"The deployment of army in Haryana was on a massive scale. A maximum of 74 Columns (slightly over 5100 men) were deployed. This would roughly work out to about 12 battalions.

It is a formidable strength, enough to ward off a small scale attack in a particular sector by an invading army," the report said. The Committee, headed by Singh, a former Uttar Pradesh Police and BSF Chief, had harsh words for the state's BJP government. It said the Manohar Lal Khattar government would never look back "with any sense of pride on these developments" and that the administration had "withered" away. "It is extremely unfortunate that army had to be deployed on such a large scale to deal with internal disturbances...," it said.

Noting that the presence of army did not make any impact, the panel said there "have been disturbing whispers" that the rioters were not particularly scared of the army. "The Additional Chief Secretary (Home) of the State had no hesitation in saying that 'the agitators were not daunted by the presence of the army'", the report said, adding it was "not a happy situation and should cause us concern."

The Committee said, "If this (agitators not being daunted by army) continues to happen, it will be good neither for the army nor for the internal security situation of the country.

"Every force has a defined role and they should be able to perform that under normal circumstances. If there are any difficulties or constraints in the performance of the police, those difficulties need to be addressed and the constraints removed. Army should be called as a last resort only when all other efforts have failed," the panel said deprecating the use of armed forces in tackling internal disturbances.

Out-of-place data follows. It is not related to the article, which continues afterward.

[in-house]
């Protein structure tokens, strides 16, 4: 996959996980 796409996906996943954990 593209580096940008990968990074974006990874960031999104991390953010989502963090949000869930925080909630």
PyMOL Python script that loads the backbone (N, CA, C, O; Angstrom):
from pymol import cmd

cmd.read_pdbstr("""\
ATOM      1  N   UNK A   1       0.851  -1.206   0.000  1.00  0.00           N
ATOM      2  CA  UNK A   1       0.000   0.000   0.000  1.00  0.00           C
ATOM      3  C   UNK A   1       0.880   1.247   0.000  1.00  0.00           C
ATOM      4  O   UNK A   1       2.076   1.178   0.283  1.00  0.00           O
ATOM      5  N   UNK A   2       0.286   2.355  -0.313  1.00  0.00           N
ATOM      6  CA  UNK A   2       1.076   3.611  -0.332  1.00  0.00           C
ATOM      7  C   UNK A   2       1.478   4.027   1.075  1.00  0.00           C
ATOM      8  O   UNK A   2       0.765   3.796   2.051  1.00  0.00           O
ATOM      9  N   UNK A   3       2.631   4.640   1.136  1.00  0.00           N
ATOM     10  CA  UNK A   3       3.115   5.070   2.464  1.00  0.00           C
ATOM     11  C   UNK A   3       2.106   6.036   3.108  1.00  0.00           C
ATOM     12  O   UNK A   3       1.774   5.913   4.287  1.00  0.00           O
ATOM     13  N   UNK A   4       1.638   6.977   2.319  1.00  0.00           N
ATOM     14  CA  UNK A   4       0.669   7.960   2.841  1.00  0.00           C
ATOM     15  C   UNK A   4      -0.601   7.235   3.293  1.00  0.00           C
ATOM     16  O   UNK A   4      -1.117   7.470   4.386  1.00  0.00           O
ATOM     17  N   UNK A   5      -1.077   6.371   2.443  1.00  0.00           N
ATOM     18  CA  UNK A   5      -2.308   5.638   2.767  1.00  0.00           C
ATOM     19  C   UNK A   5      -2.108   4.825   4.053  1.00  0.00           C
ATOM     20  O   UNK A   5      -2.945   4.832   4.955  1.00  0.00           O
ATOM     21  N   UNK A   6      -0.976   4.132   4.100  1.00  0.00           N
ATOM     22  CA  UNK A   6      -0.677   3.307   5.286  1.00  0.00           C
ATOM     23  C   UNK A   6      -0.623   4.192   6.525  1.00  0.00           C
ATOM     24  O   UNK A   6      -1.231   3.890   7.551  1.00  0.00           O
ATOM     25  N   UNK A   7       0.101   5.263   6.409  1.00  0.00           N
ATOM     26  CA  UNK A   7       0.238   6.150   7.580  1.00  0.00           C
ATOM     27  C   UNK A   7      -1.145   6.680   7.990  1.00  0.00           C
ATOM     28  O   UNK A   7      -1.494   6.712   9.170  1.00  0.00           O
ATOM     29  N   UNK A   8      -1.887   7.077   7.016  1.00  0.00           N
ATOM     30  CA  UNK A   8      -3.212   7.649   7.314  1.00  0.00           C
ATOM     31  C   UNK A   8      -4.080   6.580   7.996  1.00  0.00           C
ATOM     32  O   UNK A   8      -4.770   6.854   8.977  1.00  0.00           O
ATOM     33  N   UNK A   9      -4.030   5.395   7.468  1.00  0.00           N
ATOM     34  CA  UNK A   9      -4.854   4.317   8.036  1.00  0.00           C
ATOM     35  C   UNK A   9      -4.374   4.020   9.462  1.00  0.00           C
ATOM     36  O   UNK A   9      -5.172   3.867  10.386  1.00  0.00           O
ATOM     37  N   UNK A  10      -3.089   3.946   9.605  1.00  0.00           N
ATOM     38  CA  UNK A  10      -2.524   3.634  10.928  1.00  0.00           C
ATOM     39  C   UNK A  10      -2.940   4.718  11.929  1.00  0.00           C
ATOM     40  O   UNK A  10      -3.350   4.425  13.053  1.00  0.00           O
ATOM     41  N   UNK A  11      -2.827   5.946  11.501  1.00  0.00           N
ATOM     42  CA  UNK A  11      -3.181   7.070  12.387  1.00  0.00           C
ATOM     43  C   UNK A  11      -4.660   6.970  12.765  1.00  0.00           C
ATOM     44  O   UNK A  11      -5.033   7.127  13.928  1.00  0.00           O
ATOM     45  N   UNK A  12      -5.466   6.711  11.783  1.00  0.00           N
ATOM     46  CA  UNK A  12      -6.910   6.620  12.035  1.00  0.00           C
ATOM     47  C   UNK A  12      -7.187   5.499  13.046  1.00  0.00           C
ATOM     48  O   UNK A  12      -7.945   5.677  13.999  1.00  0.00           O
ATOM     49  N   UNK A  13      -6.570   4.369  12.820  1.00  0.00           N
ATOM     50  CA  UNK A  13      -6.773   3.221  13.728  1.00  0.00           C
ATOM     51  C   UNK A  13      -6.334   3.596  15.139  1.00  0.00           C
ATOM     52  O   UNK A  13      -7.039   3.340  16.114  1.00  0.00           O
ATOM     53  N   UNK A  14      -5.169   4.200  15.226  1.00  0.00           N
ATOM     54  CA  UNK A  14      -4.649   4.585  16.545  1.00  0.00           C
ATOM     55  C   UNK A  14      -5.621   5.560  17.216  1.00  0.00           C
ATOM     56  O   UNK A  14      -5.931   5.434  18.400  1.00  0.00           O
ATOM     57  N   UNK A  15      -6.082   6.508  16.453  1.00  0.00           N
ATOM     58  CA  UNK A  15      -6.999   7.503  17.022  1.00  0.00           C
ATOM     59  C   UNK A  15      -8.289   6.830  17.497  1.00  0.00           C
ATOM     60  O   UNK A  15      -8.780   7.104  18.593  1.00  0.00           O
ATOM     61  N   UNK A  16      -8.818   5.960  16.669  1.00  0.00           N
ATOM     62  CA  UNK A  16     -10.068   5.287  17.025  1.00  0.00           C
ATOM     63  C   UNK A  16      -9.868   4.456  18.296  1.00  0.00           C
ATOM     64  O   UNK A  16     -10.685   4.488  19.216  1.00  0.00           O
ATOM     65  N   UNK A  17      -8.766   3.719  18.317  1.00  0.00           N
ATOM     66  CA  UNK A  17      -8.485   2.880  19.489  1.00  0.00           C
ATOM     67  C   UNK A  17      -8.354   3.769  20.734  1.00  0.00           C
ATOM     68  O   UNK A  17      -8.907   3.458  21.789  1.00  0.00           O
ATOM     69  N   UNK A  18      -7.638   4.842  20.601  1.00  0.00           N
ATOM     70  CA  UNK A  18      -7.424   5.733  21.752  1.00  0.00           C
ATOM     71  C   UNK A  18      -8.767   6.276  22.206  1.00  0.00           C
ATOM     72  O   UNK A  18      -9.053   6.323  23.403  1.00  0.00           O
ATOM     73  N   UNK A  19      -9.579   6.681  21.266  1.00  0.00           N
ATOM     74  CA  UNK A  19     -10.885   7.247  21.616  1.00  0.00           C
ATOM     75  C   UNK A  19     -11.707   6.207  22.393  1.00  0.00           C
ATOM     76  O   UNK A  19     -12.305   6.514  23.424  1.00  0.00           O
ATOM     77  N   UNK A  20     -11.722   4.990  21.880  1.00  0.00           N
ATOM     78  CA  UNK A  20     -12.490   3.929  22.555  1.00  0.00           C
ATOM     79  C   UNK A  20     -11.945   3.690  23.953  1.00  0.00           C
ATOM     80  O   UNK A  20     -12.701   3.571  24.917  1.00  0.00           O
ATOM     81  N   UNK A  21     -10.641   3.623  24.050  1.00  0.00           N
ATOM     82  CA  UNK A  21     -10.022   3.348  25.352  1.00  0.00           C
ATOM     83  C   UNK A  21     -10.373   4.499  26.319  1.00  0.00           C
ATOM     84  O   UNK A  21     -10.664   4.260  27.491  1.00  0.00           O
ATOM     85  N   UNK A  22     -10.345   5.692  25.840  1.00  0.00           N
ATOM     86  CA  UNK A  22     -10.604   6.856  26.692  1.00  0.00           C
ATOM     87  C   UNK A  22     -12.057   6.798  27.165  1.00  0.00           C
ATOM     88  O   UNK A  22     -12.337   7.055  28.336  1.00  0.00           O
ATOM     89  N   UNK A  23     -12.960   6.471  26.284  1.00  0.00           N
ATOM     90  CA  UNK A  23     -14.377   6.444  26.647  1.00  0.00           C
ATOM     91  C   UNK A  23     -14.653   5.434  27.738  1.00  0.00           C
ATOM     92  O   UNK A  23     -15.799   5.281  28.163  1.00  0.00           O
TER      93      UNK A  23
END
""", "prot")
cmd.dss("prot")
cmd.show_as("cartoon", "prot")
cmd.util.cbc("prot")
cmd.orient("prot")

Questioning appointment of Deputy Commissioners for "extraneous considerations", the report also called for a review of the policy under which a Deputy Commissioner can requisition army in aid of civil power.

"At present, any Deputy Commissioner can requisition army in aid of civil power. Looking at the calibre and the quality of district officers these days, and considering that most of them are appointed not for their merit but for extraneous considerations, it is necessary that this provision be given a second look.

"The Committee feels that army should be sucked into internal security duties only if there is a well-considered request from the Home Department of the State," the report said.

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